Live webcasting from outer space! 28 January 2004, 17:42 GMT 2004
In association with ARISS (Amateur Radio on International Space Station) we relayed a live webcast interview between pupils of The King's School Canterbury and Michael Foale, the British astronaut whilst he was orbiting aboard the International Space Station 250km above the earth.
ARISS provided all of the technology including antennas, masts and radio equipment to set up the ground comms link to NASA, which in turn was relayed via our servers to listeners around the UK. The press release follows.
In October 2003, Michael Foale embarked on his fifth space mission, this time to the International Space Station. At the same time, Michael's school, The King's School, Canterbury, began preparations an historic highlight in the life of the community that traces its roots back 1400 years, as its former pupil turns teacher. In this exciting event, Michael Foale, resident onboard the International Space station, will have a live radio link up with the school and will be answering questions as he passes nearly 250km overhead in the ISS.
The contact will be unique. Michael recently spent two days talking to pupils at The King's School and has a prestigious school award named after him. The award is for outstanding achievement and enthusiasm for science. The current award holder will be speaking with Michael during the contact.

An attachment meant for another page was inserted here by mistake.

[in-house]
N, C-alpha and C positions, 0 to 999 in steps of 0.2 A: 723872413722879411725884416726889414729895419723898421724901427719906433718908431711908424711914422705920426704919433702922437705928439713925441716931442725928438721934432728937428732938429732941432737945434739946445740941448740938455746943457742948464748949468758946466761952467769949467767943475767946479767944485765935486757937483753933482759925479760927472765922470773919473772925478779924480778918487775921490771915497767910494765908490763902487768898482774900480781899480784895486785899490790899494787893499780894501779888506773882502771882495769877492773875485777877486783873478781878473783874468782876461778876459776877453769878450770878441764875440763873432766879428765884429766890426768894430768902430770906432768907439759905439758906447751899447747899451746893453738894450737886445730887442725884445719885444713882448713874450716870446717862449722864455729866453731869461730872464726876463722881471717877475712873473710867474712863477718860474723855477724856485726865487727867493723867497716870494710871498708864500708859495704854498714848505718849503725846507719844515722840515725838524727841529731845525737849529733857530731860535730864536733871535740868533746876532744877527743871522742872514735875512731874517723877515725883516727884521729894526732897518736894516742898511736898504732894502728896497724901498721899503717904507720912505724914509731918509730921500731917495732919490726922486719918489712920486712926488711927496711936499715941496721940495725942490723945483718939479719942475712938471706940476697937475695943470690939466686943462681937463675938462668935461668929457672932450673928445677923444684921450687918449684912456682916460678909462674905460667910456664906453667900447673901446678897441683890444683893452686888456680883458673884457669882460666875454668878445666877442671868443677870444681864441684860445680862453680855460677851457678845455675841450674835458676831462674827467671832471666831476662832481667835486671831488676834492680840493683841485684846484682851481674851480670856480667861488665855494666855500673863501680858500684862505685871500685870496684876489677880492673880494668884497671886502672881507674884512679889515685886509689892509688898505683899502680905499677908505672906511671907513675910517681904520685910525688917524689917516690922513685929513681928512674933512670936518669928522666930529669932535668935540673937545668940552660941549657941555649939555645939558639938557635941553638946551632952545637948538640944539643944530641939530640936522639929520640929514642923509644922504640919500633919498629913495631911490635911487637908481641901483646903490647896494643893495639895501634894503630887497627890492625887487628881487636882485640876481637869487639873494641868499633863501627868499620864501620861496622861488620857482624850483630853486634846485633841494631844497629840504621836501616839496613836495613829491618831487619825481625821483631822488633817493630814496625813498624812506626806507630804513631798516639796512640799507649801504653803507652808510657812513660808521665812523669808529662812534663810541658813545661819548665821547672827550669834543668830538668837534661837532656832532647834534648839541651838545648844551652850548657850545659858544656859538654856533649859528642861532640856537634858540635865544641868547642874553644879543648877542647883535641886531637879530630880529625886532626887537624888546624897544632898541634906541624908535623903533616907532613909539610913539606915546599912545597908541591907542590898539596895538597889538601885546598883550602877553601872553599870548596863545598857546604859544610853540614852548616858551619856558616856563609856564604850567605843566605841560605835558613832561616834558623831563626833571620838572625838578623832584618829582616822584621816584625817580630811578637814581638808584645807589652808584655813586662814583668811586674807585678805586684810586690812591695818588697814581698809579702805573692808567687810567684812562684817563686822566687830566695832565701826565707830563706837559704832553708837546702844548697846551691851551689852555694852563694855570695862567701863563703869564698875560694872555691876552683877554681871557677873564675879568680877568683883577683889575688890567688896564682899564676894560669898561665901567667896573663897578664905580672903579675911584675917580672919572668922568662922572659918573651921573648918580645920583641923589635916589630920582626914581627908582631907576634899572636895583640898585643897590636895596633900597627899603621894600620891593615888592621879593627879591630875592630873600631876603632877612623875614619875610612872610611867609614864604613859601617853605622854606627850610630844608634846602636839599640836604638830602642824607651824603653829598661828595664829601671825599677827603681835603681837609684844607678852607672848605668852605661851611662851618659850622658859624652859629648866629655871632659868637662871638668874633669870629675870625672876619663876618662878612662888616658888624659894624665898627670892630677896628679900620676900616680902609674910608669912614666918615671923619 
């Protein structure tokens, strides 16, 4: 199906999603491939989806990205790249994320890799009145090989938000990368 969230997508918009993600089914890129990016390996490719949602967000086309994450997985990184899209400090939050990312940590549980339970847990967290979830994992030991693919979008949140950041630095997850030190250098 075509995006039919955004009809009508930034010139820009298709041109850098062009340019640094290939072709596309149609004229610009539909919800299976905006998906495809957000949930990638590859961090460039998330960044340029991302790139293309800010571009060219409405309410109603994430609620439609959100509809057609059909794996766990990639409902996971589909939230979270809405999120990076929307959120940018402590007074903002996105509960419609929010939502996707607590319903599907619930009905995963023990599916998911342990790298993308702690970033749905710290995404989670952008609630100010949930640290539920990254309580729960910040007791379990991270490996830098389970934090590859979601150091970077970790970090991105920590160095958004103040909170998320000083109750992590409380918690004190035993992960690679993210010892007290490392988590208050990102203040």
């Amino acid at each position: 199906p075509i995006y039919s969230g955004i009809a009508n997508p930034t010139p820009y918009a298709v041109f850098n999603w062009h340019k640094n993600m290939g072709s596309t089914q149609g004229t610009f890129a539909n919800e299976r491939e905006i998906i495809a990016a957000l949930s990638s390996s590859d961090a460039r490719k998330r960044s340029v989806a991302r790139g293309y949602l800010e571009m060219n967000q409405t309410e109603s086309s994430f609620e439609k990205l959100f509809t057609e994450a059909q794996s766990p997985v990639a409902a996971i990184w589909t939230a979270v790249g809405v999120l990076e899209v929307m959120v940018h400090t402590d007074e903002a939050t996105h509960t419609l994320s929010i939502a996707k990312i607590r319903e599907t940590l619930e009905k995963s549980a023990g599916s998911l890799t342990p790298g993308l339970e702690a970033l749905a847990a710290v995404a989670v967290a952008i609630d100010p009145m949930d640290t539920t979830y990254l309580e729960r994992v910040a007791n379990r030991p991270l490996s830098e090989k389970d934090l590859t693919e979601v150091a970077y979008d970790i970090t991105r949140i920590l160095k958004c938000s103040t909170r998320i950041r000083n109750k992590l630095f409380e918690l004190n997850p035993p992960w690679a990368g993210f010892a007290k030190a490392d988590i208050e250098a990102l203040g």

The Space station contact is scheduled will take place on Wednesday, 28 January 2004 at 17:42 local time.
The event will involve boys and girls from the school using an amateur radio station with antennas that will track the International Space Station as it passes overhead. As the Space Station appears over the horizon in the West, the pupils will ask Michael a series of questions. The Space Station will be tracked and the contact continued until it disappears over the horizon in the East. The estimated contact time will be about ten minutes.
Space Station contacts with the ISS are arranged under an agreement between NASA and an organisation known as ARISS (Amateur Radio on the International Space Station), with European representation by a sub group of ARISS-EU. Using Amateur Radio equipment on board the space station and on the ground, Amateur Radio operators facilitate the communication link necessary for the school to communicate with the astronauts on board.
See also ARISS-EU http://www.ariss-eu.org for further details on the ARISS organisation.
The school has a website, see http www.kings-school.co.uk for the latest information, a copy of this press release and some digital photos for press use.
Media contacts can be facilitated by calling the head of science, Dr Jonathan Allday, or the ARISS representatives Charles Riley and Howard Long.
Dr Jonathan Allday
Tel 01227 595653